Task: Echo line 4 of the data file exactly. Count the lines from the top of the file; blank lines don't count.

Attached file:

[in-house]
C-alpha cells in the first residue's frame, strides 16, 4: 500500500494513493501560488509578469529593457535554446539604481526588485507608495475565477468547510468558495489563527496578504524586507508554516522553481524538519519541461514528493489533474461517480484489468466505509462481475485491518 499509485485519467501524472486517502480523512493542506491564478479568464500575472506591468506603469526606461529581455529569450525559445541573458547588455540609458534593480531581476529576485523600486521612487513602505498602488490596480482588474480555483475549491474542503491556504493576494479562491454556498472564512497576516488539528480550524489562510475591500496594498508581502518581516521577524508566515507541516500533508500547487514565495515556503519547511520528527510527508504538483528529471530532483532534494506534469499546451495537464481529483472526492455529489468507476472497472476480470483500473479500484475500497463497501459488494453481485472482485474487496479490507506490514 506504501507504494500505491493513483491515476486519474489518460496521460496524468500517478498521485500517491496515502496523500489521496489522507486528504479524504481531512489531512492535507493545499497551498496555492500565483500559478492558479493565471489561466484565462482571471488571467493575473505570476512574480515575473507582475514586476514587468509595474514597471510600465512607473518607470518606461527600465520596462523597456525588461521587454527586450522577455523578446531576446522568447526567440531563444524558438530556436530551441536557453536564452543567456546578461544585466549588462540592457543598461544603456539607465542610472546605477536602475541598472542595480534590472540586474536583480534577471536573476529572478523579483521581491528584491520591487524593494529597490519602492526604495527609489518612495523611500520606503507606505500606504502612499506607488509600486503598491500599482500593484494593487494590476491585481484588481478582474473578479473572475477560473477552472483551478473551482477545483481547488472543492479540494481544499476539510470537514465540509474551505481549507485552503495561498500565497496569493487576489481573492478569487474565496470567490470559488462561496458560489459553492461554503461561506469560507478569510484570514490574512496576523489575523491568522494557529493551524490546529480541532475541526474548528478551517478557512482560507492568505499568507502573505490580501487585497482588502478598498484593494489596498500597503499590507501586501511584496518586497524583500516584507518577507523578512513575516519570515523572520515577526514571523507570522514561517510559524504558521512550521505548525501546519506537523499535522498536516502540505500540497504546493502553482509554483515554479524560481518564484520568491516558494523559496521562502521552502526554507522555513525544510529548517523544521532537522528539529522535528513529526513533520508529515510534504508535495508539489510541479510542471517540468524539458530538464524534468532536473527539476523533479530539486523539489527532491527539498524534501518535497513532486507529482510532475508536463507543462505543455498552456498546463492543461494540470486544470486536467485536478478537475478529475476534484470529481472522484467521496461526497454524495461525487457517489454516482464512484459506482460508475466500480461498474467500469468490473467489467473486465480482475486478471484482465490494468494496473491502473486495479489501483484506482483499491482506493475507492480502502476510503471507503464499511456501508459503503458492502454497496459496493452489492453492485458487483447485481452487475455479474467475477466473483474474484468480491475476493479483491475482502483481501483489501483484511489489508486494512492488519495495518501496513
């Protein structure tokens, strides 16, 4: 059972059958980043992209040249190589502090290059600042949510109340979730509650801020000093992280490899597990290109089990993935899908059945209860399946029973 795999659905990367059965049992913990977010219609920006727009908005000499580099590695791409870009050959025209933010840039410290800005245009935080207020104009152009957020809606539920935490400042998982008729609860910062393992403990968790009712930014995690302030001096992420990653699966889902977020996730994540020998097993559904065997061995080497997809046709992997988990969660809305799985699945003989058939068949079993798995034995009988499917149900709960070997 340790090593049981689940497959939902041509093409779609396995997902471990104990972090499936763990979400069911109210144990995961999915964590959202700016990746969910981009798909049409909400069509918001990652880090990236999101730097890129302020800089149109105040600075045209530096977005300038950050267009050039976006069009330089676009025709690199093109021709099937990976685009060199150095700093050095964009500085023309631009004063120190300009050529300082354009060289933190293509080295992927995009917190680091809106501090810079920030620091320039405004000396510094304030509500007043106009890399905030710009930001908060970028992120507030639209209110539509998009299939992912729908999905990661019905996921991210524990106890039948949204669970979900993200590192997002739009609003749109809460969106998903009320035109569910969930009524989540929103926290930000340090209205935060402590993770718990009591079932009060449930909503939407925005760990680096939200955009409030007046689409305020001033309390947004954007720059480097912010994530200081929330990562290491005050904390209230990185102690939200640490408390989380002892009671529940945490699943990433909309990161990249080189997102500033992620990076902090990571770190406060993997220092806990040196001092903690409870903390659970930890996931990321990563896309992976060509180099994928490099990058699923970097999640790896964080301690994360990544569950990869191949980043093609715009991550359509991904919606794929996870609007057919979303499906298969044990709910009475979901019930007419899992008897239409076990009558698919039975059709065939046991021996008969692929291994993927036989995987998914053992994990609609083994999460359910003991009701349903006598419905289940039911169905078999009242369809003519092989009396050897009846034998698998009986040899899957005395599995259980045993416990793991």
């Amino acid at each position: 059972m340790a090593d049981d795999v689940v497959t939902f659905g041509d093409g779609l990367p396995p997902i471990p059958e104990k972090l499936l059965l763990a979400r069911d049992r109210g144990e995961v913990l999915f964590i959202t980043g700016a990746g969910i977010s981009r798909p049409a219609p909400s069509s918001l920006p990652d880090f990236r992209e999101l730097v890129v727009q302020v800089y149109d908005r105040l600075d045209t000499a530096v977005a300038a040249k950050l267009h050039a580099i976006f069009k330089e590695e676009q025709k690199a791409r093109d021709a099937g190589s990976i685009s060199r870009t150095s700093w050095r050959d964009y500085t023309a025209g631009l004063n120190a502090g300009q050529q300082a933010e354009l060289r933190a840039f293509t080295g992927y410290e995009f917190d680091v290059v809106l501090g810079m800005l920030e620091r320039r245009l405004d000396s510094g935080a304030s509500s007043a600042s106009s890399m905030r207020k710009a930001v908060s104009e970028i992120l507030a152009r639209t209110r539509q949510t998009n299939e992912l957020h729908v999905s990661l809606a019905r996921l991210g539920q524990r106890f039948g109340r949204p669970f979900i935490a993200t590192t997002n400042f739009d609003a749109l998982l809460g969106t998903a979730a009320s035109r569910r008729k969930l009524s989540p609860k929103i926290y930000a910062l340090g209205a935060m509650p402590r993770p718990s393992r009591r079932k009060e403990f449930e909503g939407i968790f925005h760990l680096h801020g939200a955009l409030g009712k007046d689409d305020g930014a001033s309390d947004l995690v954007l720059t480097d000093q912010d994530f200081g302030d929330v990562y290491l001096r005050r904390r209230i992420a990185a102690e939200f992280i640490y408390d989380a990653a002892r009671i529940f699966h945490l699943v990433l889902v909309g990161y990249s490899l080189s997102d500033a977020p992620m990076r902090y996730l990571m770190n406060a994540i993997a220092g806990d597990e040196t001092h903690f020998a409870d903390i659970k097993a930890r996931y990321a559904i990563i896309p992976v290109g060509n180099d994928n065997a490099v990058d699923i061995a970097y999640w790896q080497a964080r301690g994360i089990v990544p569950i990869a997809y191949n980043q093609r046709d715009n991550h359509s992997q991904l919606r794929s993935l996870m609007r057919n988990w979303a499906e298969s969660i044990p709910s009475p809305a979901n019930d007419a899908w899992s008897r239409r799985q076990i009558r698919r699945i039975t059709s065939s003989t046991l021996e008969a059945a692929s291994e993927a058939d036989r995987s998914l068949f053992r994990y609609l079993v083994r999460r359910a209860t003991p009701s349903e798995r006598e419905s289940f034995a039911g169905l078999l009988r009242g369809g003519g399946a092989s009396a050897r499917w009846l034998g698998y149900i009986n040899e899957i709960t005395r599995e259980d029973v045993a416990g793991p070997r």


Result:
């Amino acid at each position: 059972m340790a090593d049981d795999v689940v497959t939902f659905g041509d093409g779609l990367p396995p997902i471990p059958e104990k972090l499936l059965l763990a979400r069911d049992r109210g144990e995961v913990l999915f964590i959202t980043g700016a990746g969910i977010s981009r798909p049409a219609p909400s069509s918001l920006p990652d880090f990236r992209e999101l730097v890129v727009q302020v800089y149109d908005r105040l600075d045209t000499a530096v977005a300038a040249k950050l267009h050039a580099i976006f069009k330089e590695e676009q025709k690199a791409r093109d021709a099937g190589s990976i685009s060199r870009t150095s700093w050095r050959d964009y500085t023309a025209g631009l004063n120190a502090g300009q050529q300082a933010e354009l060289r933190a840039f293509t080295g992927y410290e995009f917190d680091v290059v809106l501090g810079m800005l920030e620091r320039r245009l405004d000396s510094g935080a304030s509500s007043a600042s106009s890399m905030r207020k710009a930001v908060s104009e970028i992120l507030a152009r639209t209110r539509q949510t998009n299939e992912l957020h729908v999905s990661l809606a019905r996921l991210g539920q524990r106890f039948g109340r949204p669970f979900i935490a993200t590192t997002n400042f739009d609003a749109l998982l809460g969106t998903a979730a009320s035109r569910r008729k969930l009524s989540p609860k929103i926290y930000a910062l340090g209205a935060m509650p402590r993770p718990s393992r009591r079932k009060e403990f449930e909503g939407i968790f925005h760990l680096h801020g939200a955009l409030g009712k007046d689409d305020g930014a001033s309390d947004l995690v954007l720059t480097d000093q912010d994530f200081g302030d929330v990562y290491l001096r005050r904390r209230i992420a990185a102690e939200f992280i640490y408390d989380a990653a002892r009671i529940f699966h945490l699943v990433l889902v909309g990161y990249s490899l080189s997102d500033a977020p992620m990076r902090y996730l990571m770190n406060a994540i993997a220092g806990d597990e040196t001092h903690f020998a409870d903390i659970k097993a930890r996931y990321a559904i990563i896309p992976v290109g060509n180099d994928n065997a490099v990058d699923i061995a970097y999640w790896q080497a964080r301690g994360i089990v990544p569950i990869a997809y191949n980043q093609r046709d715009n991550h359509s992997q991904l919606r794929s993935l996870m609007r057919n988990w979303a499906e298969s969660i044990p709910s009475p809305a979901n019930d007419a899908w899992s008897r239409r799985q076990i009558r698919r699945i039975t059709s065939s003989t046991l021996e008969a059945a692929s291994e993927a058939d036989r995987s998914l068949f053992r994990y609609l079993v083994r999460r359910a209860t003991p009701s349903e798995r006598e419905s289940f034995a039911g169905l078999l009988r009242g369809g003519g399946a092989s009396a050897r499917w009846l034998g698998y149900i009986n040899e899957i709960t005395r599995e259980d029973v045993a416990g793991p070997r």